The house Jason Orr built 20 years ago, FunkJazz Kafé Arts & Music Festival, continues to highlight black excellence.
Orr never announces any performers, and that’s by design.
Acts like Jill Scott, Erykah Badu, Raphael Saadiq, Meshell Ndegeocello, Jamie Foxx, OutKast, Goodie Mob, Van Hunt, Donnie, Algebra, Anthony David, Public Enemy, Biz Markie, Eric Roberson, Doug E. Fresh, Janelle Monae, Omar, Bilal, Caron Wheeler, Dionne Farris, Arrested Development and N’Dea Davenport played the main stage.
“FJK is built on preservation, sustainability and innovation,” says Orr. “It honors what black people have contributed to this country and all cultures.” At FJK’s July 25 installment, the black music connoisseur and festival curator held up a sign before and after performances declaring, “This Is the Future.” Taylor McFerrin, Jeremy Ellis and Chante Cann became FJK’s latest additions to its superlative class of talent. The all-female Giwayen Mata delivered an energetic repertoire of rhythmic African drumming and tribal chanting.
“A lot of people don’t believe me when I tell them these artists are the next big thing,” says Orr. However, FJK isn’t just a concert. The collective experiences invigorate the soul. The main stage is decked with living room furniture, massive floor rugs, burning incense, numerous paintings and a sea of live instruments. Orr moves around all night to ensure everything flows at just the right tempo. Visual artists create original pieces. The downstairs bazaar has jewelry, clothing, fire breathers, stilt walkers, people on rollerblades, mixed media works and custom fare.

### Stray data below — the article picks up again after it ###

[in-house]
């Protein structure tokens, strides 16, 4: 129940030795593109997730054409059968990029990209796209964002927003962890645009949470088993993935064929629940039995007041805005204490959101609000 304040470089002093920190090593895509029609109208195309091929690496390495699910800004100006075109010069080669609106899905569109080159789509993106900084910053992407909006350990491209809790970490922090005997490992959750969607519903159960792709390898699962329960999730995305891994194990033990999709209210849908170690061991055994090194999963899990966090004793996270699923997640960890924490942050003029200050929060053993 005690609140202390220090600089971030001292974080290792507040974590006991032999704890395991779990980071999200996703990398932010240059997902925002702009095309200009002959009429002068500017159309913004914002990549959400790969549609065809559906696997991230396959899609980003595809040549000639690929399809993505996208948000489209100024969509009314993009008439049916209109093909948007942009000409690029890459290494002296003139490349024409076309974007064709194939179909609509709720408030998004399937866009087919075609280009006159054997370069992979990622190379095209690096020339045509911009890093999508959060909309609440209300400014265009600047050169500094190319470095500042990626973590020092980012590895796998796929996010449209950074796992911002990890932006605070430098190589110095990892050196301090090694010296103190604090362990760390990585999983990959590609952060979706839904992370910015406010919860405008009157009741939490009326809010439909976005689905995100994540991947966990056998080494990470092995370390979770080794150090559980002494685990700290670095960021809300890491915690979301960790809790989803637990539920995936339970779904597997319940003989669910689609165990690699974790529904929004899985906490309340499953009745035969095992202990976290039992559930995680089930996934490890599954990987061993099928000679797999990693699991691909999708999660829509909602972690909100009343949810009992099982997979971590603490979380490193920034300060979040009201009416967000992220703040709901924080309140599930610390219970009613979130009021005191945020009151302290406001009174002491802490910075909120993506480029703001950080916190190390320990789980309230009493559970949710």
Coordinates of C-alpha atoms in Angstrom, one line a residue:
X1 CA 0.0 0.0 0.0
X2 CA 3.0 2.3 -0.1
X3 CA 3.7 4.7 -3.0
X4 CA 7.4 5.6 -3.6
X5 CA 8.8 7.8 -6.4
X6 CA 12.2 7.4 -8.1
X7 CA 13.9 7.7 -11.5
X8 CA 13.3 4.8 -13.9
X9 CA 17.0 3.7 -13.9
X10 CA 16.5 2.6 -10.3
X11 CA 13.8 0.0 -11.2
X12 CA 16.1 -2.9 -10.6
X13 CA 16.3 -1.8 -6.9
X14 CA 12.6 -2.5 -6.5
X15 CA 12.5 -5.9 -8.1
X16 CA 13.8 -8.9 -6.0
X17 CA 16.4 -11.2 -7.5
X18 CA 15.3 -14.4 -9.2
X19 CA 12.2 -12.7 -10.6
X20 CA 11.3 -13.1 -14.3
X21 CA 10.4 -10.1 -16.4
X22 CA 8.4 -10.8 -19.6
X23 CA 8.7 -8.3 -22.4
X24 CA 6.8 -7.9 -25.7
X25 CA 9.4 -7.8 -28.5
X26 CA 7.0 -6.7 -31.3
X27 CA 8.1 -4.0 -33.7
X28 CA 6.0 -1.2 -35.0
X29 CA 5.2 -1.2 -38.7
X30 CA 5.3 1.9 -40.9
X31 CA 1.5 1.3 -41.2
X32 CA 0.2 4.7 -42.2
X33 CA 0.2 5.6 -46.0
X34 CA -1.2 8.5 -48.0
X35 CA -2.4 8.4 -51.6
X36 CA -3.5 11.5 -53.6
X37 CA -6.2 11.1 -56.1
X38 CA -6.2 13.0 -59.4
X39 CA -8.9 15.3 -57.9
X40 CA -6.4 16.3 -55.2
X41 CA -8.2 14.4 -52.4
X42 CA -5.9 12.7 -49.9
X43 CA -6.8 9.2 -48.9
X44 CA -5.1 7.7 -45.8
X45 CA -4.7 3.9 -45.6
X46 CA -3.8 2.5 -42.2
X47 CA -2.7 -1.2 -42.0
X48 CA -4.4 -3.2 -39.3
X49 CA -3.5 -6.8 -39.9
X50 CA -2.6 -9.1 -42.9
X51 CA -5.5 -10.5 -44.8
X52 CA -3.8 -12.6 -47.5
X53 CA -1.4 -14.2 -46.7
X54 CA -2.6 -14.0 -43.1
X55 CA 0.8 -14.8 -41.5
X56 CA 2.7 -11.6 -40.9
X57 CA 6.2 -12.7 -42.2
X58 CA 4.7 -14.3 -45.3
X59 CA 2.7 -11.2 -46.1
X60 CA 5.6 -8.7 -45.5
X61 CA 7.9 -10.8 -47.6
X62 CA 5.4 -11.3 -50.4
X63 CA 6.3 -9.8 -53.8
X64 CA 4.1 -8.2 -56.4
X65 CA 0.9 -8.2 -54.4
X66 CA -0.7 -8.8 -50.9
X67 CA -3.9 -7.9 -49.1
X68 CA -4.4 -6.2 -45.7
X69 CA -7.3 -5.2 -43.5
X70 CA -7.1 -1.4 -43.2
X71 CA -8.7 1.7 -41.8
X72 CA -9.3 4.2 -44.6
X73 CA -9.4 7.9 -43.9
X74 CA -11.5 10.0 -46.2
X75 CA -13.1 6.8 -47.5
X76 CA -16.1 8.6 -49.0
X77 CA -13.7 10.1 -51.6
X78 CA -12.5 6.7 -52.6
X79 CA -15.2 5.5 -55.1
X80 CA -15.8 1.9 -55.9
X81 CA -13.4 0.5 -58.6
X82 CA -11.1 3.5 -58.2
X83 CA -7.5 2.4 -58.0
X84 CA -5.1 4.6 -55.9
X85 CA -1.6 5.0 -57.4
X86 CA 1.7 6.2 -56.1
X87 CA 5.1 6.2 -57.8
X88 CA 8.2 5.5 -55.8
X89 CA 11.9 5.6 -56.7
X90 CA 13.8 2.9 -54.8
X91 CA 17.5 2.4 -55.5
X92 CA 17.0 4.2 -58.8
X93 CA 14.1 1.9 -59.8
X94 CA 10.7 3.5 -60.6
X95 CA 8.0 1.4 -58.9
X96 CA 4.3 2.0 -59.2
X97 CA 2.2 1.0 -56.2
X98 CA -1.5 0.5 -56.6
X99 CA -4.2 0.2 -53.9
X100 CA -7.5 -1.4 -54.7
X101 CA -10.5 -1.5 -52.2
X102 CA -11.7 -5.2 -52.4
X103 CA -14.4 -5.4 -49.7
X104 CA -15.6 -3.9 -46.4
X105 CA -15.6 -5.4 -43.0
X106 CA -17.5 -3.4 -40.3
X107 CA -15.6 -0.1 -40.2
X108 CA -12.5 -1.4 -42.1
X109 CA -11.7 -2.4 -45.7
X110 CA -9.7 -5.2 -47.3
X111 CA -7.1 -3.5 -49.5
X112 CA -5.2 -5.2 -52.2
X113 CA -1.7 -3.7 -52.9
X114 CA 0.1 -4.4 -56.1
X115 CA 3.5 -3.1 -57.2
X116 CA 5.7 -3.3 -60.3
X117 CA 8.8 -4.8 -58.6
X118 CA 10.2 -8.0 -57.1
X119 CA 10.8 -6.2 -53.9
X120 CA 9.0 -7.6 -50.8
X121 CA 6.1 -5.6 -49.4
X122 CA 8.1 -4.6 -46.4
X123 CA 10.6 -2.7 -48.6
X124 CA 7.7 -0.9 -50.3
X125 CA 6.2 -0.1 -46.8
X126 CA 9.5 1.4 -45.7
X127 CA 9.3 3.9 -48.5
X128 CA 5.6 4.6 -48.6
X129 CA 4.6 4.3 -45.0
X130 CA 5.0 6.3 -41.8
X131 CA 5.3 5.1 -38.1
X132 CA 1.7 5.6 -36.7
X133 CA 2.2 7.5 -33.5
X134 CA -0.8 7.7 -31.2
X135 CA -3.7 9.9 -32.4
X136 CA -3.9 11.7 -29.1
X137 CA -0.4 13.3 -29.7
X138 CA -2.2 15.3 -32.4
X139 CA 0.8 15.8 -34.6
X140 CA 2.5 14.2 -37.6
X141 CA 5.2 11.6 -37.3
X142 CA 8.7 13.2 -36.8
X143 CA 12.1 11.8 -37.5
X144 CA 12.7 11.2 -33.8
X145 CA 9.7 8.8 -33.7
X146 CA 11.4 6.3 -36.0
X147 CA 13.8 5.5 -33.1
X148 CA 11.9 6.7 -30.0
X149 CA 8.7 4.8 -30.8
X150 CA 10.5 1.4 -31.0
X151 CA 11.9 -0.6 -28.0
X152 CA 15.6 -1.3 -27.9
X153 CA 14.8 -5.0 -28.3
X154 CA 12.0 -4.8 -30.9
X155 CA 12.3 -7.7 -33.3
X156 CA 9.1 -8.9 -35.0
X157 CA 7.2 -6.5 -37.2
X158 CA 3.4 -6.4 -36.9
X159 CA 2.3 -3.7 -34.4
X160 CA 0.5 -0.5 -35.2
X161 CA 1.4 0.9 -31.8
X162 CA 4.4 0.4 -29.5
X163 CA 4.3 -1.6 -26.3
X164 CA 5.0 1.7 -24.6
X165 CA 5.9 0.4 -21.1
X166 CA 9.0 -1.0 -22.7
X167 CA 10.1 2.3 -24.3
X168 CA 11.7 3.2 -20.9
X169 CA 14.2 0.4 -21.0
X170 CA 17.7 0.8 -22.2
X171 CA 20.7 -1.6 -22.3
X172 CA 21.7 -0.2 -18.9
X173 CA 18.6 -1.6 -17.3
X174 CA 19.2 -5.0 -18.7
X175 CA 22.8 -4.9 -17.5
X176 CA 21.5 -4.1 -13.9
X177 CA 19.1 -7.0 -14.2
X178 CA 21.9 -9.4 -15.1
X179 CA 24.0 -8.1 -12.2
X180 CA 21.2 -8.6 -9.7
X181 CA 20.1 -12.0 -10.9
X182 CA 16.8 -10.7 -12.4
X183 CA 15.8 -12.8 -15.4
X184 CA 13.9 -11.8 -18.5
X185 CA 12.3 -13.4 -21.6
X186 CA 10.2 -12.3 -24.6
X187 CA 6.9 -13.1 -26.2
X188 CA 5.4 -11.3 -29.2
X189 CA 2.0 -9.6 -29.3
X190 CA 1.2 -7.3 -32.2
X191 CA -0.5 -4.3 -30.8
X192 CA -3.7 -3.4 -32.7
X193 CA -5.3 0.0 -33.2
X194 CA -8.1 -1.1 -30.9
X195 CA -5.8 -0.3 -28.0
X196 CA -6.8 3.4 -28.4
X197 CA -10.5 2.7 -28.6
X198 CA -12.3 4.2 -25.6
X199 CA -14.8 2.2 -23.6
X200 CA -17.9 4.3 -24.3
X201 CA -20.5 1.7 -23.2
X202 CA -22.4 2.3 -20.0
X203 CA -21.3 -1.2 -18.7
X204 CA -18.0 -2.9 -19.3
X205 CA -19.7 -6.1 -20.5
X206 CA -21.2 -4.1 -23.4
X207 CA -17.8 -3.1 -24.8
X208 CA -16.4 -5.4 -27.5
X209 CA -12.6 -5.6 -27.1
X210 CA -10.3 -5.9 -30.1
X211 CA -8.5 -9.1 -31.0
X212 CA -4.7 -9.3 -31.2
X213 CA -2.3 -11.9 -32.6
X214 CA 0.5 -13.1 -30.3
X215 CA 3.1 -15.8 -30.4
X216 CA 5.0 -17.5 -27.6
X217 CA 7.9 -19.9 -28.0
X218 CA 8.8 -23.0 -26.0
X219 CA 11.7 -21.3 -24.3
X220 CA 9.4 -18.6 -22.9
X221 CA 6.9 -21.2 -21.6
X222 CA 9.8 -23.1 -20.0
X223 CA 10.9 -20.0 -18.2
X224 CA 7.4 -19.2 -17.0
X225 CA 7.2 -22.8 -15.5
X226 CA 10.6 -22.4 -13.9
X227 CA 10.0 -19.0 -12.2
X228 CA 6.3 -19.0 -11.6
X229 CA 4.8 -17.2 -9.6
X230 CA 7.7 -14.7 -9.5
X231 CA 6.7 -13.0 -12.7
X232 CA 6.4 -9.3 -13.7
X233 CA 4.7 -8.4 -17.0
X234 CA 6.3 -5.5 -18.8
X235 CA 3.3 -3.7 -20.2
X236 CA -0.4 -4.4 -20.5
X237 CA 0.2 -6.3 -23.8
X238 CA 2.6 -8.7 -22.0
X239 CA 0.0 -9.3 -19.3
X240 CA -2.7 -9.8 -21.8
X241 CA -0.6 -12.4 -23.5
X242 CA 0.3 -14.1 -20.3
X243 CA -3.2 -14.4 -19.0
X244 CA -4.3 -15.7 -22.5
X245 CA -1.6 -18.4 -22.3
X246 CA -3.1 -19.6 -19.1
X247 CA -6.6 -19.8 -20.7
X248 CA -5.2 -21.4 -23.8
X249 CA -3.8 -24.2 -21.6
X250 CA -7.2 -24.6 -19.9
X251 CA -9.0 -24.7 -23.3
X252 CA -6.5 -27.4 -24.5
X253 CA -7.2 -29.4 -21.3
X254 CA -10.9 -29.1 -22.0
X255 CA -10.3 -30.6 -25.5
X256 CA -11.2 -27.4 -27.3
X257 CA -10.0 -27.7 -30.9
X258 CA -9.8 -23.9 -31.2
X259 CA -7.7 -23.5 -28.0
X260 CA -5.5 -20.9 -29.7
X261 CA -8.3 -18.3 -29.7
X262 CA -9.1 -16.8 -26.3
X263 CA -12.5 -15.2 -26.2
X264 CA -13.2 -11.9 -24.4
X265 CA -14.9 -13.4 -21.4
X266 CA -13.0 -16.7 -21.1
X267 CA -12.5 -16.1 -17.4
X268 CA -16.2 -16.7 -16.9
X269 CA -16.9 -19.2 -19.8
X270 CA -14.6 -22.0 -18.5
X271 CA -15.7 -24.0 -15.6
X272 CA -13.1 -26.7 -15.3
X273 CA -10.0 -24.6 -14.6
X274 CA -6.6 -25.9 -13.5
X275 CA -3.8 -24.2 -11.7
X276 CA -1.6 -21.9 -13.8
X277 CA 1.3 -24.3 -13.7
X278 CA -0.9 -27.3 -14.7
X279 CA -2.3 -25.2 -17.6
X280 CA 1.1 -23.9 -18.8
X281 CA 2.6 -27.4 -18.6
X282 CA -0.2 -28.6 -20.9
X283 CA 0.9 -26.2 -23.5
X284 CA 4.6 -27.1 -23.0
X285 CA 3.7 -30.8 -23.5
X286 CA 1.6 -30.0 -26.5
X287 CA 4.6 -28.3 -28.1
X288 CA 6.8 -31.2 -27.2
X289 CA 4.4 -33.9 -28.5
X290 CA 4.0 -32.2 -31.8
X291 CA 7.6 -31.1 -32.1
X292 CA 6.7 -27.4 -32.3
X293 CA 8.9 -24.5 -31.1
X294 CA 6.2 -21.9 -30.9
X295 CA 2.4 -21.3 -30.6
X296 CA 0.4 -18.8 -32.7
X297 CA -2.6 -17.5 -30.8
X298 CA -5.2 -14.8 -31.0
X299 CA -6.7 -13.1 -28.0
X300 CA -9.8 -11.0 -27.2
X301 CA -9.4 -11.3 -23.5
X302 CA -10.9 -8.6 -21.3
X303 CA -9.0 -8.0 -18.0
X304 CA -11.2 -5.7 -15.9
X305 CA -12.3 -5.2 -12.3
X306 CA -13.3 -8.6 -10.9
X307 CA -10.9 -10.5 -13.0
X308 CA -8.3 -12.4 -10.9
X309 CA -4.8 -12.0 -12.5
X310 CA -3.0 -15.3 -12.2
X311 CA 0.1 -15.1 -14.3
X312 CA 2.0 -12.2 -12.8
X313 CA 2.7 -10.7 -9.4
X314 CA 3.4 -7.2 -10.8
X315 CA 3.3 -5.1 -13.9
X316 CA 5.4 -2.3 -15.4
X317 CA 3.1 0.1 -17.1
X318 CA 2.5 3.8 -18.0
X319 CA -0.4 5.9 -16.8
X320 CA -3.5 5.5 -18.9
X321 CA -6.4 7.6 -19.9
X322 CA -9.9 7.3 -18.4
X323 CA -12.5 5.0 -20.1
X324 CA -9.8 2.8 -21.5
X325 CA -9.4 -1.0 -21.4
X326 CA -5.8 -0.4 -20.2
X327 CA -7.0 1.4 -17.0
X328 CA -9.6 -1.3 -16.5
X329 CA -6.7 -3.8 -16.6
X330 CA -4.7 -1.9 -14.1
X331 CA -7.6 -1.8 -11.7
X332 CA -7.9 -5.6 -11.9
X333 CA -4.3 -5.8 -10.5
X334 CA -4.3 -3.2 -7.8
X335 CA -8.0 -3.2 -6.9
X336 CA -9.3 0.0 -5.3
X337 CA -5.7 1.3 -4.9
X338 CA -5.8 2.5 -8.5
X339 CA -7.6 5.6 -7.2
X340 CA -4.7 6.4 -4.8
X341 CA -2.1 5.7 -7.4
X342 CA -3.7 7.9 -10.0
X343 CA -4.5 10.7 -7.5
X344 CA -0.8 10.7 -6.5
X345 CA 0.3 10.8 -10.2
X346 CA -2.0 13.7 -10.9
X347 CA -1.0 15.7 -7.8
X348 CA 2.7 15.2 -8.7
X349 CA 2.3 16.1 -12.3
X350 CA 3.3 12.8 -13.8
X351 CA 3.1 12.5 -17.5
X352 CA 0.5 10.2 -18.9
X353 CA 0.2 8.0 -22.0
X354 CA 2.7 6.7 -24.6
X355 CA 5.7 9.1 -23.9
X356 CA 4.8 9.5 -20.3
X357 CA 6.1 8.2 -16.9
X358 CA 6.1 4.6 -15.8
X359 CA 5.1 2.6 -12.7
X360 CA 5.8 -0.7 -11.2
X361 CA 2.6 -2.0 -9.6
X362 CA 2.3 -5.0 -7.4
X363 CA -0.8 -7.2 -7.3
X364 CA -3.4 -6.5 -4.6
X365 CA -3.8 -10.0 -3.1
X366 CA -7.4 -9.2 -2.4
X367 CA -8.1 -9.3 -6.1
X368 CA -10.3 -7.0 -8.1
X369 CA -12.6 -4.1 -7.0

Upstairs are themed suites. There’s aromatherapy intimately accented with drapery, burning scented candles and massage tables. Next door is an old-school house party blaring funk, hip hop, house, Afrobeat, reggae and soul. Directly across the hall is a spoken word lounge and jazz club.
Since FJK’s inception, Orr has donated more than a million pounds of food and clothing to homeless shelters. “Everything I do has to have a cause behind it,” says Orr.
Orr actively travels to screen his documentary, FunkJazz Kafé: Diary of a Decade (The Story of a Movement), which was completed in 2012. He’s hosting FJK’s second Documentary Film Festival + Music Conference on Nov. 22.
The next festival is Saturday Oct. 25 at 9 p.m. at The Tabernacle (152 Luckie St.). Since FunkJazz created this new genre, other music and culture festivals like One MusicFest, Counterpoint, Shaky Knees and even AfroPunk have emerged. Orr is honored that his idea provided the template for other festivals. “You’ve got to have fun doing this or it becomes work,” he says.
–christopher a. daniel